On August 30, 2019, the New York Supreme Court for the County of New York, a trial court, ruled in State of New York ex rel. Raw Data Analytics LLC v. JP Morgan Chase & Co. that the holder’s failure to pay required interest was an obligation that is actionable under New York’s False Claims Act (FCA). Raw Data Analytics, LLC has stated that JP Morgan Chase & Co. failed to pay statutory interest on unclaimed property amounts that were reported to New York late. JP Morgan Chase & Co. asserted that it had no obligation to calculate and pay interest, because the discretion of the Office of the New York State Comptroller (OSC) to assess or waive interest falls under the unclaimed property law. The trial court sided with Raw Data Analytics, LLC, and ruled that the state’s abandoned property law is clear that holders are required to pay interest without an additional assessment by New York. This decision may create additional risks and obligations for holders who file annual reports with past due amounts to New York. It is also unclear how other states will react to the outcome, and whether they will follow New York’s lead, which could have severe consequences for holders trying to comply with balances/amounts that have passed the respective state dormancy periods for reporting as unclaimed property.
Qui tam lawsuits are civil lawsuits that are brought by whistleblowers under a state’s FCA, alleging violations of state law or fraud against the government.
Raw Data Analytics, LLC filed its Qui Tam action in 2015 on behalf of New York, stating that from January 1, 2005, to February 19, 2015, JPMorgan failed to calculate and pay interest for past due property reported to the OSC during that timeframe. Raw Data Analytics also argued that New York’s unclaimed property law statutorily required JPMorgan to self-assess its interest obligation and remit that payment to the state, not wait for the interest to be assessed by the OSC after reviewing JPMorgan’s reports. In an amended complaint in 2016, Raw Data Analytics, LLC also alleged that JPMorgan had falsely represented the last contact date for account holders listed on annual holder reports, which is an essential data element for determining eligibility for escheatment and calculating interest for past due property.
On August 12, 2016, JPMorgan filed a motion to dismiss the case, arguing that it had no obligation to calculate and pay interest because the discretion of the OSC to assess or waive interest falls under the unclaimed property law. Upon reviewing the motion to dismiss the case, the trial court asked the OSC to provide its interpretation of New York’s unclaimed property law as it pertained to a holder’s obligation to self-assess and pay interest when remitting unclaimed property to the OSC. According to the OSC’s response, interest could be imposed at the comptroller’s discretion, in which the OSC’s handbook states that it can charge 10-percent interest for property that is reported late.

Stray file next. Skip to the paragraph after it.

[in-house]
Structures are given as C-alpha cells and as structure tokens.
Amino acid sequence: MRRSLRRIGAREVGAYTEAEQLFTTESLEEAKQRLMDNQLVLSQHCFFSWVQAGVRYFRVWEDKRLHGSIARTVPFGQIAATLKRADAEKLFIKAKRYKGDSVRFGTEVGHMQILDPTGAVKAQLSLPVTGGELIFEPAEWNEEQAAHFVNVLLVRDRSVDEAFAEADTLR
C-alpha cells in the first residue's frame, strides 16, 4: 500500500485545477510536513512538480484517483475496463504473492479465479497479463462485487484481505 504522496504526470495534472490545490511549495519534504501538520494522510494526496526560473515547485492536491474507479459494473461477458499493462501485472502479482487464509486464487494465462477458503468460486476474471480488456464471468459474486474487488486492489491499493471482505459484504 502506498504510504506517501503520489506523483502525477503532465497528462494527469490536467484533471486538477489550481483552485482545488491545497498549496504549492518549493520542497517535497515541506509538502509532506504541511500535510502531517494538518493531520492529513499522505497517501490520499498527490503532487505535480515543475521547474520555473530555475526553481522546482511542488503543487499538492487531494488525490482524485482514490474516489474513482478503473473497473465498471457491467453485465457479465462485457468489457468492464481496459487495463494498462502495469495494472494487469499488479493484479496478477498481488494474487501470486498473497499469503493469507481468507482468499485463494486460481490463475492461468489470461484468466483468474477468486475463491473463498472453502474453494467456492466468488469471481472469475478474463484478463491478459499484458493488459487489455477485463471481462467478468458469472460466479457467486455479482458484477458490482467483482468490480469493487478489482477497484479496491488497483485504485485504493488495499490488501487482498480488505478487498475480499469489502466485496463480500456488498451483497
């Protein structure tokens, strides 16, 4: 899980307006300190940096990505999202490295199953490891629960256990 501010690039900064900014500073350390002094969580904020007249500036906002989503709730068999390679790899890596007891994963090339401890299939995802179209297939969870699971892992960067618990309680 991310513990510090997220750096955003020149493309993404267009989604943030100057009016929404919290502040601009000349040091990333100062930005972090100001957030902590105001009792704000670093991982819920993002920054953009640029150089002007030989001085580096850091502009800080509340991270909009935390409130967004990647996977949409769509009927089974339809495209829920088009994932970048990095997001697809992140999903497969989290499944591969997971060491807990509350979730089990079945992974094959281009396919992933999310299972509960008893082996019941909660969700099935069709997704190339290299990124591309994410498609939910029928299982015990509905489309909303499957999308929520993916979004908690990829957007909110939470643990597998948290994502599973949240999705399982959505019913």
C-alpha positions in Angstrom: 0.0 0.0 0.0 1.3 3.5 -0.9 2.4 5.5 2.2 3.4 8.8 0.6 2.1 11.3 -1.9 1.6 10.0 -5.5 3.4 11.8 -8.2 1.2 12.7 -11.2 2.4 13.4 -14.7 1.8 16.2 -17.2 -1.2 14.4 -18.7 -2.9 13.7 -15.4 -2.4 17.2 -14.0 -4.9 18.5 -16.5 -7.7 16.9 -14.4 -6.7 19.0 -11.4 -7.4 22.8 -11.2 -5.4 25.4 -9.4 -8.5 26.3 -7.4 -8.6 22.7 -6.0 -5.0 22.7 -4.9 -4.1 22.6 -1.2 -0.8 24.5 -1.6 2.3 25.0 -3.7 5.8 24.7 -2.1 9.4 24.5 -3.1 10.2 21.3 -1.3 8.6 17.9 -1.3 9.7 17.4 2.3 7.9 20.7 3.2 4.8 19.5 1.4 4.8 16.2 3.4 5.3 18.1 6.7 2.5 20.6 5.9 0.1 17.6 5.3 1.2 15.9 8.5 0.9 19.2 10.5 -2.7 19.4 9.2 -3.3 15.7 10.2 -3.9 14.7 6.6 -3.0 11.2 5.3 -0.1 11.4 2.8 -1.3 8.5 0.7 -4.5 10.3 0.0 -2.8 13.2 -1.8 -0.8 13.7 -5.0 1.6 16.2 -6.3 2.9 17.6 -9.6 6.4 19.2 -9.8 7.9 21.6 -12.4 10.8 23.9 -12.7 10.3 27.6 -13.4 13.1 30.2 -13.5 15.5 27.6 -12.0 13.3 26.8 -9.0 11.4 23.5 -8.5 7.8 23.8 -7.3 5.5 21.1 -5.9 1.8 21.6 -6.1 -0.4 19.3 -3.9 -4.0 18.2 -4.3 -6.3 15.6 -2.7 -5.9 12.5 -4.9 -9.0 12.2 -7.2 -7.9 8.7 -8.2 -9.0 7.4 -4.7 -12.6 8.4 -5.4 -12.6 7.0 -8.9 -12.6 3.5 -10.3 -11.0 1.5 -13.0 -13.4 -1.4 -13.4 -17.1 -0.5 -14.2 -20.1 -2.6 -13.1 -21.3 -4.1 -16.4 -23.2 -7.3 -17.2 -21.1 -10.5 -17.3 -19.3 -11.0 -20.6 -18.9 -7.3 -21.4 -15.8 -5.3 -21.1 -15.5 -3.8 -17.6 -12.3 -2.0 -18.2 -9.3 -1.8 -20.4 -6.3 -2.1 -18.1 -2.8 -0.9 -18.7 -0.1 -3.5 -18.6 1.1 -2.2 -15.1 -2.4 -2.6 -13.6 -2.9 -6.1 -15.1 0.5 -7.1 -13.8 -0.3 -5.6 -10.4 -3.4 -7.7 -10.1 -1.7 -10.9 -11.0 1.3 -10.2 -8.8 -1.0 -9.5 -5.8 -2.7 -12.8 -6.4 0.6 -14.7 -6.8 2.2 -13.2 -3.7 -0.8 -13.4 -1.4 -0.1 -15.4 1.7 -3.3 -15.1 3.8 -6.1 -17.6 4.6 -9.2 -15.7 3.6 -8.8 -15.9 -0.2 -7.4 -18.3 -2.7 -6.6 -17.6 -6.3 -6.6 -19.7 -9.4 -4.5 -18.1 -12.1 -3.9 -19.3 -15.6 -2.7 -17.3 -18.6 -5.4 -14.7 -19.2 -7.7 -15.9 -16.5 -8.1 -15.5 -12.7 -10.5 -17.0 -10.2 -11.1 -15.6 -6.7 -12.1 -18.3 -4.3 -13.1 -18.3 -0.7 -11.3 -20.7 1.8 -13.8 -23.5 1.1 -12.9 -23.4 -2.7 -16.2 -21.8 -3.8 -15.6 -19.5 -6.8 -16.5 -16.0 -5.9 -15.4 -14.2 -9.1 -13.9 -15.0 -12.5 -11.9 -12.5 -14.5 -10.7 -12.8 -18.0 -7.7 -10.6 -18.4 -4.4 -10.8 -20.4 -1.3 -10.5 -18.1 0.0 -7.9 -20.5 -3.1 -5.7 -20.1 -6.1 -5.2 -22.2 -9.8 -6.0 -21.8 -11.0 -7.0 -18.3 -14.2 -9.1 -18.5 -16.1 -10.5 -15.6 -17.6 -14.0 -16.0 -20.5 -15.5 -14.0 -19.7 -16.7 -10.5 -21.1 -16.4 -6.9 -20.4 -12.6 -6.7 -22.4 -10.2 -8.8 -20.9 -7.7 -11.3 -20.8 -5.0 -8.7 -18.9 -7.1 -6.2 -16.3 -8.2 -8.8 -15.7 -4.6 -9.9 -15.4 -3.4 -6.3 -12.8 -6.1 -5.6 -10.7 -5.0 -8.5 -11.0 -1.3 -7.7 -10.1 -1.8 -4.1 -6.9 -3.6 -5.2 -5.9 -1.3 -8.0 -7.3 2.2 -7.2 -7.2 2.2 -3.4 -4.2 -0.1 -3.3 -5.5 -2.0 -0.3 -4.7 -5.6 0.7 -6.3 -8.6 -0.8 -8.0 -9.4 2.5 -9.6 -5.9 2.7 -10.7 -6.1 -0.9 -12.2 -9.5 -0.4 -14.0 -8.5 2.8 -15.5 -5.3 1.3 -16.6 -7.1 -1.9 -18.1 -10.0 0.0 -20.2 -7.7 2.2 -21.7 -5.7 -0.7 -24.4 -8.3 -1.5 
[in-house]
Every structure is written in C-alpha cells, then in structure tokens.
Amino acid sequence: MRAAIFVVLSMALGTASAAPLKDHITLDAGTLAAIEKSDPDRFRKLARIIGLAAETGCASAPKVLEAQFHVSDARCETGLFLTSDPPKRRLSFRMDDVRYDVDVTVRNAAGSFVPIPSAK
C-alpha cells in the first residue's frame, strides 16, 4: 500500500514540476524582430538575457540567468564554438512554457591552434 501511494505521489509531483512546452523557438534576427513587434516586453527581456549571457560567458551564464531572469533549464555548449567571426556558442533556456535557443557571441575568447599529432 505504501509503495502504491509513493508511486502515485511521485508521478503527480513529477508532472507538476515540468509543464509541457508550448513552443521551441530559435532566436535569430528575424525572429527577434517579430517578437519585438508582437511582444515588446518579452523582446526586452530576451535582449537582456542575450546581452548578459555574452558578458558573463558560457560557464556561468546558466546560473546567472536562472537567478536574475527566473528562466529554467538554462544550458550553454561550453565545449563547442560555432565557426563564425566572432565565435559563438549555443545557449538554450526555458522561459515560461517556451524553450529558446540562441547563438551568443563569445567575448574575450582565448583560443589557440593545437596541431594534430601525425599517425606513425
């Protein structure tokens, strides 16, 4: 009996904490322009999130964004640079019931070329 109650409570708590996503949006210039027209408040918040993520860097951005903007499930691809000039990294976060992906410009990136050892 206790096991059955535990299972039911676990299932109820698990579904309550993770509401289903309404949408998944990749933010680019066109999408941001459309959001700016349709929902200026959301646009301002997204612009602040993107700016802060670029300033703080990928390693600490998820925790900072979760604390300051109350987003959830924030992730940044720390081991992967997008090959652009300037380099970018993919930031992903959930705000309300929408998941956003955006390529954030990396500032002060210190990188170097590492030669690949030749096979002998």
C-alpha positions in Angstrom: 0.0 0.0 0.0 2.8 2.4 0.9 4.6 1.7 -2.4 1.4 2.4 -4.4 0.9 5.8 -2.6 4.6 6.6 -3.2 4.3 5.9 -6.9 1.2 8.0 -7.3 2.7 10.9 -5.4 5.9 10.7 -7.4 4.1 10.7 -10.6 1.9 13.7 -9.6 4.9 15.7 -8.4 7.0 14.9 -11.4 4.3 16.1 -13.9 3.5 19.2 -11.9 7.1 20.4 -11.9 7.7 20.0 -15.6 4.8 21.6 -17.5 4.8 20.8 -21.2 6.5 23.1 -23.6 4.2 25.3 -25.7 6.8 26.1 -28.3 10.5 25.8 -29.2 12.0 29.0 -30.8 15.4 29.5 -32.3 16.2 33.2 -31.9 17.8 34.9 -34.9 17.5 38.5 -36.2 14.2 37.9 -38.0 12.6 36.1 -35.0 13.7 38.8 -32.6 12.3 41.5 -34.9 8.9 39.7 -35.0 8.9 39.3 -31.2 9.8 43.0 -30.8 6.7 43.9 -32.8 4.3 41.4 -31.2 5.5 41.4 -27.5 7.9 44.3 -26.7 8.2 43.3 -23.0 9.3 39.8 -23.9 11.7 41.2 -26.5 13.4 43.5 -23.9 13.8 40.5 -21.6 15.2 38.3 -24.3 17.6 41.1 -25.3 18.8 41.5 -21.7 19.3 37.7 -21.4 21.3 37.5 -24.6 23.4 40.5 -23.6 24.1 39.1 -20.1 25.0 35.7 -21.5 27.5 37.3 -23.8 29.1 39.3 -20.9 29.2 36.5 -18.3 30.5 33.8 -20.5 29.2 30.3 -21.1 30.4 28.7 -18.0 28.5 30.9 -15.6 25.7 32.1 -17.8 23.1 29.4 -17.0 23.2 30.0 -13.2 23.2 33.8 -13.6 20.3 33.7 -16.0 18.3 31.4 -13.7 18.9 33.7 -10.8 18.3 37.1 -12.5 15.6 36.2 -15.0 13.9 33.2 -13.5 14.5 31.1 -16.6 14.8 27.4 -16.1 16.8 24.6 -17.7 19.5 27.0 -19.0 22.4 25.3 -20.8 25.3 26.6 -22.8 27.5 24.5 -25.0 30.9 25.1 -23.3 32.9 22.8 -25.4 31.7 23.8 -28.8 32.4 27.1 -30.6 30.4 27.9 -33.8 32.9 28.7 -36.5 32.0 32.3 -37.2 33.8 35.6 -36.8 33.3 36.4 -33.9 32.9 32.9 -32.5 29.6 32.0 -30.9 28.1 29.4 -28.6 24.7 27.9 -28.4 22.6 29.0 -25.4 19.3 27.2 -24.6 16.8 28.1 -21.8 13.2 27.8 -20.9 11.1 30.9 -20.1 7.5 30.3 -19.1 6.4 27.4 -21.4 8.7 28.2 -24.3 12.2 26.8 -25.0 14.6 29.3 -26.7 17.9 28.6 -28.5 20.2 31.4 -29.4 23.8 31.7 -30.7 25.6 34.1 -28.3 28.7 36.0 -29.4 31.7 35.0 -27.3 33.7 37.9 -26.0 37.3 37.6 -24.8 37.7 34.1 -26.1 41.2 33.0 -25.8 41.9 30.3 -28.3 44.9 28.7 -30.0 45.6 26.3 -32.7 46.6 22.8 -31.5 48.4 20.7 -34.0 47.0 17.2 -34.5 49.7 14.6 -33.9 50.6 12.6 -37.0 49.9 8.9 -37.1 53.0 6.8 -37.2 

JPMorgan argued that its duty to pay interest was a contingent obligation assessed by the OSC and that it did not substantiate an FCA claim. It also described its failure to report or pay the interest as not “material,” because the OSC had agreed to waive interest from 2008 – 2012 during a 2013 unclaimed property audit. Raw Data Analytics challenged JPMorgan’s claims, stating that the obligation to pay the interest arises when the late property is reported, and it is not dependent on the OSC’s assessment of interest.
JPMorgan’s motion to dismiss the case was denied by the trial court, which allows the suit to continue. The trial court agreed with Raw Data Analytics that no assessment of interest by the OSC was required. However, the court also stated that more factual development of the parties’ claims was required.
Potential Impact for Holders
While this case is not final, holders must consider the potential impact of this decision and potential risks for their firm. Prior unclaimed property filings with New York should be reviewed to determine if past due property was reported and to determine the potential interest exposure. Depending on the exposure, a decision should be made whether to begin self-assessing and remitting interest on a prospective basis when filing reports with late property, or not.
Currently, no state requires the self-assessment and payment of interest for past due property to be remitted at the time of filing an annual unclaimed property report with the state. For the states that assess interest, it is state practice to review the annual filings, determine late property, and provide the holder with an assessment of interest. The holder would then be afforded an opportunity to challenge the assessment based on documentation provided (e.g., proof of owner-generated-activity after the date of last contact) before arriving at a final assessment.
If Raw Data Analytics ultimately prevails, and the trial court’s decision is upheld on appeal, this decision could create confusion for holders and cause the miscalculation of interest. As a result, the New York OSC may need to issue refunds to holders or audit holders’ self-assessments of interest.